Part of our in-depth series exploring the forts of Northern Early America
Following the French and Indian War (1756-1763) and the Treaty of Paris (1763), France turned over all of its North American colonies to England. Native Americans became fearful. They had lost their ally and now stood alone against the English. Chief Pontiac of the Ottawa Indians attempted to unite the Native American tribes in the Ohio Country against the British in 1763. This uprising became known as Pontiac's Rebellion.
During Pontiac's Rebellion, Native Americans loyal to Pontiac attacked Fort Sandusky. The English had built the fort, a blockhouse, in 1745. They used the fort off and on between 1745 and 1761 to protect British citizens trading with the Ohio Country natives. During the French and Indian War in 1761, Ottawa Indians loyal to the French attacked Fort Sandusky, burned it to the ground, and killed fifteen of the sixteen men sent to garrison the fort. The only survivor was the fort's commander, H.C. Pauli. The Ottawas took him captive and eventually allowed an Ottawa woman, who had lost her husband, to adopt him. Pauli was able to escape and to make his way back to the fort, which a fresh detachment of English soldiers had rebuilt late in 1761.
To weaken the Native Americans' ability to attack, in 1762 the English government prohibited traders from providing the Indians with guns, razors, knives, hatchets, flints, and gunpowder. Ohio Country natives, especially the Shawnee Indians and the Wyandot Indians, believed that the English intended to weaken them militarily by refusing to trade arms before conquering them. British policy, not to mention the arrival of English settlers, only alienated the Indians. By 1763, conditions at Fort Sandusky had become even more precarious. First, only thirteen men defended the fort. Secondly, England had not garrisoned any of their other outposts in Ohio. When Fort Sandusky came under attack, Pontiac's followers easily conquered the men, killing them all.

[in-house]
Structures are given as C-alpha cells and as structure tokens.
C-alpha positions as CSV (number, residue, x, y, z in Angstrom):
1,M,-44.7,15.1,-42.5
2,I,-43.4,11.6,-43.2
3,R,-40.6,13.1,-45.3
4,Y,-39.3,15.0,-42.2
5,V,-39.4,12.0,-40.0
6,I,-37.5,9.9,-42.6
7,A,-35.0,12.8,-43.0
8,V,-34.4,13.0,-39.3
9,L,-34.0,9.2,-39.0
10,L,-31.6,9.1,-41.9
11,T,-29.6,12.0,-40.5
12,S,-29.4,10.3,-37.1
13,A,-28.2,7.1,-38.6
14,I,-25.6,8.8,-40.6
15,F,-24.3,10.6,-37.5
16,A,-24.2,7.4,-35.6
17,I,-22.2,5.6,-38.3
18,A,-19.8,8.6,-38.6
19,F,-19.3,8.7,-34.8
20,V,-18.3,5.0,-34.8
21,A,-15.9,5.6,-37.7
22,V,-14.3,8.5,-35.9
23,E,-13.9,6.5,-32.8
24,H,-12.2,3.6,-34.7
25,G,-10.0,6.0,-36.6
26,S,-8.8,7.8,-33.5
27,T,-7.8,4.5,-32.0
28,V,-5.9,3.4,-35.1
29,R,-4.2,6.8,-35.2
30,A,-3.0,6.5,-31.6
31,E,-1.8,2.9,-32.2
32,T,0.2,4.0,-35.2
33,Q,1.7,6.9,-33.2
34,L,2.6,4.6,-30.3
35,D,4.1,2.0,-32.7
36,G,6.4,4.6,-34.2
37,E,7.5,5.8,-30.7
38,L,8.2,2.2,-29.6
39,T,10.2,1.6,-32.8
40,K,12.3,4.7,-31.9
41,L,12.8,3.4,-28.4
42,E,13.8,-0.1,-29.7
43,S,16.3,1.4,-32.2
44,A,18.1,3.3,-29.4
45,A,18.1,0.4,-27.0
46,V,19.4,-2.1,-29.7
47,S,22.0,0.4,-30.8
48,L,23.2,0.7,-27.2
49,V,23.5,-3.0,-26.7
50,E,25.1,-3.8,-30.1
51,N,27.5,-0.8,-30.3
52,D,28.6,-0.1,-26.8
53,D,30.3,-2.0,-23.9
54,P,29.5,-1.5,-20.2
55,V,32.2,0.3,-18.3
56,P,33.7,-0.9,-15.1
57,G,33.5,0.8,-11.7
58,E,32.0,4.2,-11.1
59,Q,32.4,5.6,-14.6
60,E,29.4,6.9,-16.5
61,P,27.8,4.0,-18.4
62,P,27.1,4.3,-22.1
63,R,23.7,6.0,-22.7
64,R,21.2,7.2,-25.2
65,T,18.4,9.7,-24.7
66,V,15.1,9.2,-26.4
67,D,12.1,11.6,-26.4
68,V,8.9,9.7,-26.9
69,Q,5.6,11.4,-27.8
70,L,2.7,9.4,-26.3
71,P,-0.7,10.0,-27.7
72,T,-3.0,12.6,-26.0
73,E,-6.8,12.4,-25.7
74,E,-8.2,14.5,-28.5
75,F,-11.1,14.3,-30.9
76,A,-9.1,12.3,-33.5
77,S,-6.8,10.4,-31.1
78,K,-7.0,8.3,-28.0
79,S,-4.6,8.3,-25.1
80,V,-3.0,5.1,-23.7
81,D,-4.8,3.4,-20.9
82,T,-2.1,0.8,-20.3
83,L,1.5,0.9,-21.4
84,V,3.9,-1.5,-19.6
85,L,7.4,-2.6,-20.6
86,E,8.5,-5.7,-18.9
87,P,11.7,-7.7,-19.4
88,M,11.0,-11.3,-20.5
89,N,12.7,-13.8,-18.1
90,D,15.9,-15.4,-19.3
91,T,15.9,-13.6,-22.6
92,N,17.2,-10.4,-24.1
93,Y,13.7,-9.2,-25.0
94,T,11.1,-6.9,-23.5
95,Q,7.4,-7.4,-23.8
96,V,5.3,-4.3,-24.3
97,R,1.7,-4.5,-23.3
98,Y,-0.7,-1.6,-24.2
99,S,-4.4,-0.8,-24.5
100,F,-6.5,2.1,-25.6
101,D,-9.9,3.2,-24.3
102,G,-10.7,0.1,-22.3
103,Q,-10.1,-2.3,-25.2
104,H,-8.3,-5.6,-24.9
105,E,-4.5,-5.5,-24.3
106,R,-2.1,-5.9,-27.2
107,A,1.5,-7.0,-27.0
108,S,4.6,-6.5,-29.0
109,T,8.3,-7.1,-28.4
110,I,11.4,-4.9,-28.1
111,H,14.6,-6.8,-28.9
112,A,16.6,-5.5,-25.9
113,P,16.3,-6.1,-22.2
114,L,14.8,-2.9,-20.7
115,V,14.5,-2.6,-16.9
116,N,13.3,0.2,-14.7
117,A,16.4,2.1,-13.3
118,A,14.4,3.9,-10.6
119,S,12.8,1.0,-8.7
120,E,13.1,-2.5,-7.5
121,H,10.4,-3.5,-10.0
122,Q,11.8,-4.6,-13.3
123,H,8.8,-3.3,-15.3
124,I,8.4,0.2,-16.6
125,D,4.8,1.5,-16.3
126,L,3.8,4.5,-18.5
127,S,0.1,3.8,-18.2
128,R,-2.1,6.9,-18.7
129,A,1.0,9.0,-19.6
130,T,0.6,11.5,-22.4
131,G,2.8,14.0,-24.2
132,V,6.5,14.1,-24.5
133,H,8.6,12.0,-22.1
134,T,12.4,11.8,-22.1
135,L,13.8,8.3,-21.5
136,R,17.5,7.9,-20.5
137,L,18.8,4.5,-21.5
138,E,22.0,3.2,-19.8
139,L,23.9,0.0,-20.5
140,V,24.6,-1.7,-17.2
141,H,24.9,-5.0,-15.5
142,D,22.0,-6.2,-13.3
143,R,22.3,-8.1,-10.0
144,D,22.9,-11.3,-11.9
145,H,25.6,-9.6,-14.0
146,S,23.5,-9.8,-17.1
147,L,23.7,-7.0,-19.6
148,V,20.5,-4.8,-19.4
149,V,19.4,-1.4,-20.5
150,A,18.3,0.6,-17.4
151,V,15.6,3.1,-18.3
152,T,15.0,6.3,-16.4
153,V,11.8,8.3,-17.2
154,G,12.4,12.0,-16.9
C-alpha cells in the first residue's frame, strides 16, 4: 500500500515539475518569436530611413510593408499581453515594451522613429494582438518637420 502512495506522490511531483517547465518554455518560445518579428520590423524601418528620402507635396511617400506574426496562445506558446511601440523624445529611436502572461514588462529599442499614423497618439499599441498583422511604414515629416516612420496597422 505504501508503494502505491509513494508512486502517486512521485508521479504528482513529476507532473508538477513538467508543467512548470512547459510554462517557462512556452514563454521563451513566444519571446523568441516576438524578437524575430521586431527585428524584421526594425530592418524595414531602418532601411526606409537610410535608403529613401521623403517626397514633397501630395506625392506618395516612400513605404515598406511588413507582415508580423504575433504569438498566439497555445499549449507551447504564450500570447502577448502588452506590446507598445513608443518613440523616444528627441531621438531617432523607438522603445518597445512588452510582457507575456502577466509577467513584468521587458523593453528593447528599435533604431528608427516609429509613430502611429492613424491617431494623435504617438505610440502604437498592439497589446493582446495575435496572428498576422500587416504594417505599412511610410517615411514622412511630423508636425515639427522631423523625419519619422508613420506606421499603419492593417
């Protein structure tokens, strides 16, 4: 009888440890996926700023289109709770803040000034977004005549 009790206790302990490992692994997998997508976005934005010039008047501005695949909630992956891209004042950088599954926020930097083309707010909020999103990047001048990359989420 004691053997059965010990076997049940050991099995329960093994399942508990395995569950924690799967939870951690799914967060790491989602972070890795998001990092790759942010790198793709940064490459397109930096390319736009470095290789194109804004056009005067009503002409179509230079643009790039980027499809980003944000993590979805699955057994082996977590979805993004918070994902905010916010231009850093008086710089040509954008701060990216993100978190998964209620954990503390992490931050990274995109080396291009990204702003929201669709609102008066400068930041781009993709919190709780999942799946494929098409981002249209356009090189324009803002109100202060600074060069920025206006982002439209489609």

Fort Sandusky illustrates the difficulties England had in settling the Ohio Country. Left bankrupt following the French and Indian War, the royal government could not afford to defend adequately its territory from native uprisings. Settlers who ventured west of the Appalachian Mountains remained at the mercy of the Indians. British traders, hoping to form trading relationships with the Native Americans similar to that which the French had enjoyed, faced great economic problems due to English policy. These difficulties would partly be responsible for the coming of the American Revolution. Despite these problems however, it was only a matter of time before the technological and population advantages enjoyed by first the English and then the Americans would drive the natives from the region.
Thanks to Ohio fort hunters, J.D. and Darlene Hindel who provided us with the following information regarding the fort:
We found the Historical Marker for where Fort Sandusky was originally built in 1761. There is no Fort Sandusky that stands today, the picture that you have listed on your site is a reproduced exhibit at Cedar Point Amusement park. Here are a couple of links to verify this statement :
Here is the correct picture of the Ohio Historical Marker and its exact location near the town of Sandusky, Ohio. Leaving Downtown Sandusky on State Route 6, headed west, you come to a turn in the road where Venice Road turns left onto Freemont Ave, (it's still Route 6.) This historical marker is on that corner. Its not a very big plot of ground and the intersection can be busy. Use caution crossing the road.
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